Music industry hits out after grassroots venues are denied small business rates cut, Getintothis’ Rick Leach on the latest grumblings across the UK.
UK Music has joined the Music Venue Trust in criticising Chancellor Philip Hammond – over a decision to exclude music venues from a cut in business rates being offered to small businesses.
The only way venues could qualify, the two trade groups argue, is if they ‘turn off the music’.
Hammond announced the scheme to reduce the business rates paid by small businesses on the high street last October.
At the time UK Music welcomed the announcement but sought clarity, arguing that the most recent review of what rates any one business should pay – based on the so called ‘rateable value’ of their property – had disproportionately hit small music businesses.
No area of the UK is exempt.
Alongside the news that Constellations is set to close as well, we’re losing key sites at an alarming rate with no sign of them being replaced.
Just last week, Merseyside lost another iconic venue with the Citadel in St Helens announcing it is due to close.
In a wider context, one notable example cited by UK Music is how North London venue The Lexington saw its rateable value rise by 118% in that review, while Arsenal FC‘s nearby 60,000-capacity Emirates Stadium enjoyed a 7% cut.
Late last year the Music Venue Trust asked the government to confirm whether or not music venues would indeed benefit from the promised cuts to rates paid by small businesses on the high street.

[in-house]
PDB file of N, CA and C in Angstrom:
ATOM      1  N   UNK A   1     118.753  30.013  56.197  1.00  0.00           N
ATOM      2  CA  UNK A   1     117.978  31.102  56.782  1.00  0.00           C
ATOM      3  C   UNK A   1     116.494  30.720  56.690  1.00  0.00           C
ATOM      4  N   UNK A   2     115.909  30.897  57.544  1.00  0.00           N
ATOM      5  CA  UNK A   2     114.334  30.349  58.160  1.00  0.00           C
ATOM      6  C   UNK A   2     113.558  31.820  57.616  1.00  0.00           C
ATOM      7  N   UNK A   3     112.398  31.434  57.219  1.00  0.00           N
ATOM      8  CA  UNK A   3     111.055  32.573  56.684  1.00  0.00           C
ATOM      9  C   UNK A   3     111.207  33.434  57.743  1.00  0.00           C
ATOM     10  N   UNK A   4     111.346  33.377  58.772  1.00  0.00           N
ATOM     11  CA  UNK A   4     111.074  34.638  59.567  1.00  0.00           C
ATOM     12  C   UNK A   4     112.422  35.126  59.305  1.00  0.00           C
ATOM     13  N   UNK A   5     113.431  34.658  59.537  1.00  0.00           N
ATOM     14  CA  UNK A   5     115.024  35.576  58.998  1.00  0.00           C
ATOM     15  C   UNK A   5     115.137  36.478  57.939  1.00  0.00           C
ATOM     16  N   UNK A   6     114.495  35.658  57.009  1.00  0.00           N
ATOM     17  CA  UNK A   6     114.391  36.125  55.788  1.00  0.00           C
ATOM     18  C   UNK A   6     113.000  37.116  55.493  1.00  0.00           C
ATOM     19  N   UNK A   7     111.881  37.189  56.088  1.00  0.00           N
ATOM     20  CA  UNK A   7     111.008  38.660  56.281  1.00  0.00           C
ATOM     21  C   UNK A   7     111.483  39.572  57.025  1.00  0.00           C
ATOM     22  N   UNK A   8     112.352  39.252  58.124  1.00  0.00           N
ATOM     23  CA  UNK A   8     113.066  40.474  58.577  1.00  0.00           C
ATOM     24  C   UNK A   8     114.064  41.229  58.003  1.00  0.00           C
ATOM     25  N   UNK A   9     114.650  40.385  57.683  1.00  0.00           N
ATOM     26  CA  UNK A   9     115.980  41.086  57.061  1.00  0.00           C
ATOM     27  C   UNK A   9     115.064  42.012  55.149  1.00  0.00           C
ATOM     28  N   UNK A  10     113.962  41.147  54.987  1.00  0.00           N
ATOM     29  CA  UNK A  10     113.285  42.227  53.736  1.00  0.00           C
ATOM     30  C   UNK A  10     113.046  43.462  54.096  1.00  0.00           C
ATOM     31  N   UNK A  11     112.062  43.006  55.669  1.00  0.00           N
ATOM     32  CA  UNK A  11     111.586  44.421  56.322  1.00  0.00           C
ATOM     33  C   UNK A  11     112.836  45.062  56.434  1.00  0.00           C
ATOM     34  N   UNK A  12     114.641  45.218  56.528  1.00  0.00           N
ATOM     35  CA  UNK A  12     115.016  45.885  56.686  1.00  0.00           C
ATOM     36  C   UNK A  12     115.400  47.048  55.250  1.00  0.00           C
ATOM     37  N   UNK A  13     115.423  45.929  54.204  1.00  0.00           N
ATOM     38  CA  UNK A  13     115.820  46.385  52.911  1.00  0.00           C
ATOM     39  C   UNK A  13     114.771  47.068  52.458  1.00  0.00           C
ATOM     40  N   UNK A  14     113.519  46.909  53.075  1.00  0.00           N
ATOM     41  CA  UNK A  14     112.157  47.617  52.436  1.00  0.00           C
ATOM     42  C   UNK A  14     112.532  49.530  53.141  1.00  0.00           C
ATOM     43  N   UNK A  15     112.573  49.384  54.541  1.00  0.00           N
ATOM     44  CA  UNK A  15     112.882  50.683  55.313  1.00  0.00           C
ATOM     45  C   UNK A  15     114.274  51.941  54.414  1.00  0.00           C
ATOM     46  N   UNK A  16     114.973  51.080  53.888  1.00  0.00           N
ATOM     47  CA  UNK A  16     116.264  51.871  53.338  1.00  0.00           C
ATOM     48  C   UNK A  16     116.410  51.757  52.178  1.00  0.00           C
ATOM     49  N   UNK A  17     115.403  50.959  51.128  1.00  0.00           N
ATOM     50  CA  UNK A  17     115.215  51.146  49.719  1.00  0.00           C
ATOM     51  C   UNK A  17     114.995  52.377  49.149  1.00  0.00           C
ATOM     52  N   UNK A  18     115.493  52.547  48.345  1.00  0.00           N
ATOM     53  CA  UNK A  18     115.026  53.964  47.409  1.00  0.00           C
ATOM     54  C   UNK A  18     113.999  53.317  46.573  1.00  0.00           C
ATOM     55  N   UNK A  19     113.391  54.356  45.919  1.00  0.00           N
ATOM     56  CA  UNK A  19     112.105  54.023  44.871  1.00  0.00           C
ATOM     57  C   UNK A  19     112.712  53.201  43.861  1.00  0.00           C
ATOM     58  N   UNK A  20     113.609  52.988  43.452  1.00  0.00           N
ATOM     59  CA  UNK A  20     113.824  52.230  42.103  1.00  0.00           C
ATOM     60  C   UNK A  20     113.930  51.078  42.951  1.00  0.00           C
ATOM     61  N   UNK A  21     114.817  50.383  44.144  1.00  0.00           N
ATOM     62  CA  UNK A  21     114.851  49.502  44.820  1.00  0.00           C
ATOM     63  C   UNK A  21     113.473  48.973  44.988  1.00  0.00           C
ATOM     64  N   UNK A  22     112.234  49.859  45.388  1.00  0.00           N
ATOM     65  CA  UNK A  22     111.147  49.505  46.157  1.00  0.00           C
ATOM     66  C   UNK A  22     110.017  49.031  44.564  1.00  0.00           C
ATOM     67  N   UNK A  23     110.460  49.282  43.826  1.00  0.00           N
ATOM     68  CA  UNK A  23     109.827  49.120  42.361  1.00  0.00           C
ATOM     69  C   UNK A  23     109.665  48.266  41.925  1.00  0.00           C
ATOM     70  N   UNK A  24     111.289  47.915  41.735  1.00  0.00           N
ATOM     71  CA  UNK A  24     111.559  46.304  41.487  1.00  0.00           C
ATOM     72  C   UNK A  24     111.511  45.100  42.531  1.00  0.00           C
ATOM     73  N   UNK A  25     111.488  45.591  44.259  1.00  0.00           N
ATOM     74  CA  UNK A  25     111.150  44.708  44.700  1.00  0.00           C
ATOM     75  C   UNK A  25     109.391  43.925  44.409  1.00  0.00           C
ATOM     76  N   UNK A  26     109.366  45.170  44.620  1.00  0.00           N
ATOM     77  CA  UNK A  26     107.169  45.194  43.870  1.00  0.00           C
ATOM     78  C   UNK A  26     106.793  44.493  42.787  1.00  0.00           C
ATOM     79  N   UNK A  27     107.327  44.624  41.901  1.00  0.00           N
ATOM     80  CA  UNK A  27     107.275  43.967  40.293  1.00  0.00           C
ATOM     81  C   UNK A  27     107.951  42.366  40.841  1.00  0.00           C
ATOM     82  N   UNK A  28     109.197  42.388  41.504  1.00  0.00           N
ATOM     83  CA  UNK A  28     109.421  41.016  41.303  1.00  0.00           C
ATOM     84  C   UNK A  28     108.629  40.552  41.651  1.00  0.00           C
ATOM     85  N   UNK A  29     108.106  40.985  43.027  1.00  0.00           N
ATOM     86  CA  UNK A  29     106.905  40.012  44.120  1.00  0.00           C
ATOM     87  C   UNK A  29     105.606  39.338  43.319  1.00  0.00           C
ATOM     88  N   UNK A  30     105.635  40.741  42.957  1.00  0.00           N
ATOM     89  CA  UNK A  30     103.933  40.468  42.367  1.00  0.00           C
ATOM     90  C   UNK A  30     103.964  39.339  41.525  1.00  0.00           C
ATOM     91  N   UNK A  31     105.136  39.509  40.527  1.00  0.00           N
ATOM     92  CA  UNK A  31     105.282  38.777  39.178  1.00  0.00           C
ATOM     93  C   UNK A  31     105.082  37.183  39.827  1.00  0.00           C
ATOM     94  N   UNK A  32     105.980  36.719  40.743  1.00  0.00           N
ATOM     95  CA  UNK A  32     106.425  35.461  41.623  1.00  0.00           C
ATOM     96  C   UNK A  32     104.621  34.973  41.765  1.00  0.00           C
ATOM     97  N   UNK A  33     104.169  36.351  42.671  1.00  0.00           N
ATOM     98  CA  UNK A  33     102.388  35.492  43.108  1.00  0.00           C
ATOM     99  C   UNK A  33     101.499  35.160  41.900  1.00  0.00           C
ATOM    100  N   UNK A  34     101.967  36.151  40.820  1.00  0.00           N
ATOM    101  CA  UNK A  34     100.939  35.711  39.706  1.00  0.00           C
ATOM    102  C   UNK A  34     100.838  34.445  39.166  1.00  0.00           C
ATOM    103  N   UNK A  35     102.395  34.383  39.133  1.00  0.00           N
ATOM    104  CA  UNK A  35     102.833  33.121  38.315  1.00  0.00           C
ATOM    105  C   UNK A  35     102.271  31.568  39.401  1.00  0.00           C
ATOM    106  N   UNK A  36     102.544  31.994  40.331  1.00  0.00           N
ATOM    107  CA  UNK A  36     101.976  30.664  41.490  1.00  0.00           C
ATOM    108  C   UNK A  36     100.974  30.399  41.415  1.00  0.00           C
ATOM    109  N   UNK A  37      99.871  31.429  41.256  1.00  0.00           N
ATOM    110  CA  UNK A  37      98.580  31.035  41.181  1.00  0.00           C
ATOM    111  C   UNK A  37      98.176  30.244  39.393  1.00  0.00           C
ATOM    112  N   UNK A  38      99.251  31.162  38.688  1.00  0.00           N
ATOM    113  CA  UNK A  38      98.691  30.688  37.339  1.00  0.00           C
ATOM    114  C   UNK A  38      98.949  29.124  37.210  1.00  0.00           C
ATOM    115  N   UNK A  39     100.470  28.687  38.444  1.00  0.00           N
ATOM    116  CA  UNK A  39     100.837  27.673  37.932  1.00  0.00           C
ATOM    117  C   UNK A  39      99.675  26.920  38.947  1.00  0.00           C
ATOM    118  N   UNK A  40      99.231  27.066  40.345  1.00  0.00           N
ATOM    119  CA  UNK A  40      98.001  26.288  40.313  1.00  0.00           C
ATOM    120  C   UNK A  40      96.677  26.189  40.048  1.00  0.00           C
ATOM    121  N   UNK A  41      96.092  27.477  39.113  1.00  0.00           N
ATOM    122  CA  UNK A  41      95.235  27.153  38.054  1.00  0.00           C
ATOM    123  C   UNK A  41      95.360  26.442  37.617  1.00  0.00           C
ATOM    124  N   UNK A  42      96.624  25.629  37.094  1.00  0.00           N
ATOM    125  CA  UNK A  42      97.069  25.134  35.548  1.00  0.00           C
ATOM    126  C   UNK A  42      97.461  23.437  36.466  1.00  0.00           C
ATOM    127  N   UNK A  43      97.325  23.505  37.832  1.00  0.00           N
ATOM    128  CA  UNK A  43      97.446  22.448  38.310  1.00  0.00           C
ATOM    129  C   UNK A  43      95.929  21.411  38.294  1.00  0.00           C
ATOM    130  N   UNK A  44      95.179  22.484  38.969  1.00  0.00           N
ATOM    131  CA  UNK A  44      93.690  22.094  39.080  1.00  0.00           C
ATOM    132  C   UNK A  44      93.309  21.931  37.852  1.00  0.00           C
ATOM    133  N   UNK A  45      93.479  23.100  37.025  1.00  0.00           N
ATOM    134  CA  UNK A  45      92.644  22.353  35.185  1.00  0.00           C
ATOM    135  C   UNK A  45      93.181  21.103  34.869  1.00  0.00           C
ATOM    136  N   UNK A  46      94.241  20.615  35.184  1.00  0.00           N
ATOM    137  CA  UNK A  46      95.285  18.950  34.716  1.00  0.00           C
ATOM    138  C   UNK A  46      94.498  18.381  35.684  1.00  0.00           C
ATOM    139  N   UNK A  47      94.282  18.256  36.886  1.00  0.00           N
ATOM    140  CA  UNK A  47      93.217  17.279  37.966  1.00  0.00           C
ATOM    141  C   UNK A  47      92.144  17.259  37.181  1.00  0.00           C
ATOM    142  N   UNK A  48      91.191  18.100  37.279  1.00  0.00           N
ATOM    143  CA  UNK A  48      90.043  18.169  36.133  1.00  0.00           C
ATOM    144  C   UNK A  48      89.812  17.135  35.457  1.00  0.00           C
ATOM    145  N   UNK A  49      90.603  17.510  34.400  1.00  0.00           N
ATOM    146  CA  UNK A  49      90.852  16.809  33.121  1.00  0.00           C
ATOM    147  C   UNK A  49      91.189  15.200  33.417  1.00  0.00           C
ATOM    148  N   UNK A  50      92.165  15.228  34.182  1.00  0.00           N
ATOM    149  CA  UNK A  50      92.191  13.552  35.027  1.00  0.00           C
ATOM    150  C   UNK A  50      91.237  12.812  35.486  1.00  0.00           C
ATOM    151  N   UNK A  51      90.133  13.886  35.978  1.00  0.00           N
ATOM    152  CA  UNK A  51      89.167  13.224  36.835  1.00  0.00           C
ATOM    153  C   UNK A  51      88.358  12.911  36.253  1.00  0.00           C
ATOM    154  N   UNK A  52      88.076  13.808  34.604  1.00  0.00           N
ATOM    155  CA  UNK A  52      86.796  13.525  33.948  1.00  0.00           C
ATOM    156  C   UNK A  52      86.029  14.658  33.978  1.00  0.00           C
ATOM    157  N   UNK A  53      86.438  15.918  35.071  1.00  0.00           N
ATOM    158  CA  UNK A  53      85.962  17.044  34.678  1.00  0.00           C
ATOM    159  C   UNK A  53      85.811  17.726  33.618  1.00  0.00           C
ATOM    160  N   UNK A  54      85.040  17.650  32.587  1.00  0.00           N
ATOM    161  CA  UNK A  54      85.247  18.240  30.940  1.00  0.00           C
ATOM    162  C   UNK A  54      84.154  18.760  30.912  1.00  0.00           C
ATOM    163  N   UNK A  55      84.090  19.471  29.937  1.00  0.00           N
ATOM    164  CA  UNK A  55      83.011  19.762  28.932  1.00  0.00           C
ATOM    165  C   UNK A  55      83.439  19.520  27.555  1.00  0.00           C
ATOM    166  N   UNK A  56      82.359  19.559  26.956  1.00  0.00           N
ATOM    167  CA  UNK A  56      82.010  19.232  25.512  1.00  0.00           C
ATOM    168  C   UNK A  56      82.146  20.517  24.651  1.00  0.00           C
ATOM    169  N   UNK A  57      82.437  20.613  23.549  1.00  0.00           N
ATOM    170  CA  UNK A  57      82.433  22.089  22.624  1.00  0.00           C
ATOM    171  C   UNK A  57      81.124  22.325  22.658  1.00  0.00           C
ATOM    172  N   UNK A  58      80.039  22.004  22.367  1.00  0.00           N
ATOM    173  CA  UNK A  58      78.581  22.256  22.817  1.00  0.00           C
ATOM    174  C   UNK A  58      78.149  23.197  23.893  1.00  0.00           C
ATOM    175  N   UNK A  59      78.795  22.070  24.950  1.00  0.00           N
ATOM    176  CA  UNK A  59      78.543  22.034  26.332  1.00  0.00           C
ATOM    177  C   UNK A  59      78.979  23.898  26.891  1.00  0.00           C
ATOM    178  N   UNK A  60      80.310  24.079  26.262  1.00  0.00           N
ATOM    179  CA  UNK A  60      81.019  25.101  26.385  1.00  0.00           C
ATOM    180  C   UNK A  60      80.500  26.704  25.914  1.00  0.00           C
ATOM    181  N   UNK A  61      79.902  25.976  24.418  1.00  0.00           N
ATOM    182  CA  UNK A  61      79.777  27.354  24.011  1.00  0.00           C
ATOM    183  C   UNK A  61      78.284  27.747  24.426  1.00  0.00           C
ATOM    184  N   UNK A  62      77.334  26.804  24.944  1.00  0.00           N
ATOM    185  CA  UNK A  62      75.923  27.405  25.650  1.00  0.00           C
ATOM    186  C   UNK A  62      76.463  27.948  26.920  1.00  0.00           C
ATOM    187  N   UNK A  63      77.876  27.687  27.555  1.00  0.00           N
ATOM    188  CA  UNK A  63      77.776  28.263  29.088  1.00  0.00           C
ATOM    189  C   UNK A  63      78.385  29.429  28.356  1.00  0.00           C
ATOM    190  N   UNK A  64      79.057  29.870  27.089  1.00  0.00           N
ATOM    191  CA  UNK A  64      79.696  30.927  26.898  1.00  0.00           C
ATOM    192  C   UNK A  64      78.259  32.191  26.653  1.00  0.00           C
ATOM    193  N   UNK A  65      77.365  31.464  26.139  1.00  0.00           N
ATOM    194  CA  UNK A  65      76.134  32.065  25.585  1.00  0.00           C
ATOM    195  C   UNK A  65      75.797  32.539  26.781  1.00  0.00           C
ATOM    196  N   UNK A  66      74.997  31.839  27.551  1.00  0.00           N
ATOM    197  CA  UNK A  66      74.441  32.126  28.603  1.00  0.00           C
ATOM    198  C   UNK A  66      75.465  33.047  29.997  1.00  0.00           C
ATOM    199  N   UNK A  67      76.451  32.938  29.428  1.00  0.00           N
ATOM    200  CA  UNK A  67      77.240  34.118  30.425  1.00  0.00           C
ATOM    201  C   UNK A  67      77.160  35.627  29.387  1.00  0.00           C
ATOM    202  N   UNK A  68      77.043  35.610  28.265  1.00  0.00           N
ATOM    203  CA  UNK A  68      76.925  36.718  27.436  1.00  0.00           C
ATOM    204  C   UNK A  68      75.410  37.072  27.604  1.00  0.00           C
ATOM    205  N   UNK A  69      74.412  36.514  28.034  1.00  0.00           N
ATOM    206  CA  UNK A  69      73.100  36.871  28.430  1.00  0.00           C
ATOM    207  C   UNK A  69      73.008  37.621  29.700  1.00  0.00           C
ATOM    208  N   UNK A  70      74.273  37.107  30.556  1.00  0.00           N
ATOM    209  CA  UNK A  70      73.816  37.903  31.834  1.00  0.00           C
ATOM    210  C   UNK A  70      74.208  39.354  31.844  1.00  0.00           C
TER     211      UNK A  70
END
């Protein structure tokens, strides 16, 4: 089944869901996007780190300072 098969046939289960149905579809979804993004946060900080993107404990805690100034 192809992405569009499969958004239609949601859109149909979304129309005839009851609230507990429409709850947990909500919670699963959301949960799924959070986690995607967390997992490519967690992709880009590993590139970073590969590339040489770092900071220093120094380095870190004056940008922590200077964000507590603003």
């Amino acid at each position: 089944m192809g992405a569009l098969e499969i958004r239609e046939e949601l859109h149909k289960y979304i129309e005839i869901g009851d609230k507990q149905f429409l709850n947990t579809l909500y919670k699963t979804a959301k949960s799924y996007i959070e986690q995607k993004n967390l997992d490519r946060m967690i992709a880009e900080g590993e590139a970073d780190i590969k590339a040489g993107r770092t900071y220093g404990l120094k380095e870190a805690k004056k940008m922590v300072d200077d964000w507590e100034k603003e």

The Treasury responded to say that ‘The retail discount will be available to occupied properties with a rateable value of less than £51,000 that are wholly or mainly being used as shops, restaurants and drinking establishments … The government does not consider music venues to be eligible for the retail discount, unless they are considered by local authorities to be similar in nature to those properties listed in the guidance’.
In a joint letter responding to that clarification, UK Music and MVT argued that that final point ultimately passing the buck to local authorities doesn’t stand because of the government’s own guidance on the business rates discount.
They wrote: ‘Any local discretion in the implementation of the business rates policy is impossible…if the government continues to fail to address this issue many more closures may follow….(the) message to grassroots music venues is that if they wish to obtain similar tax advantages to other similar licensed premises, or even relief from additional taxes, they should turn off the music or close down’.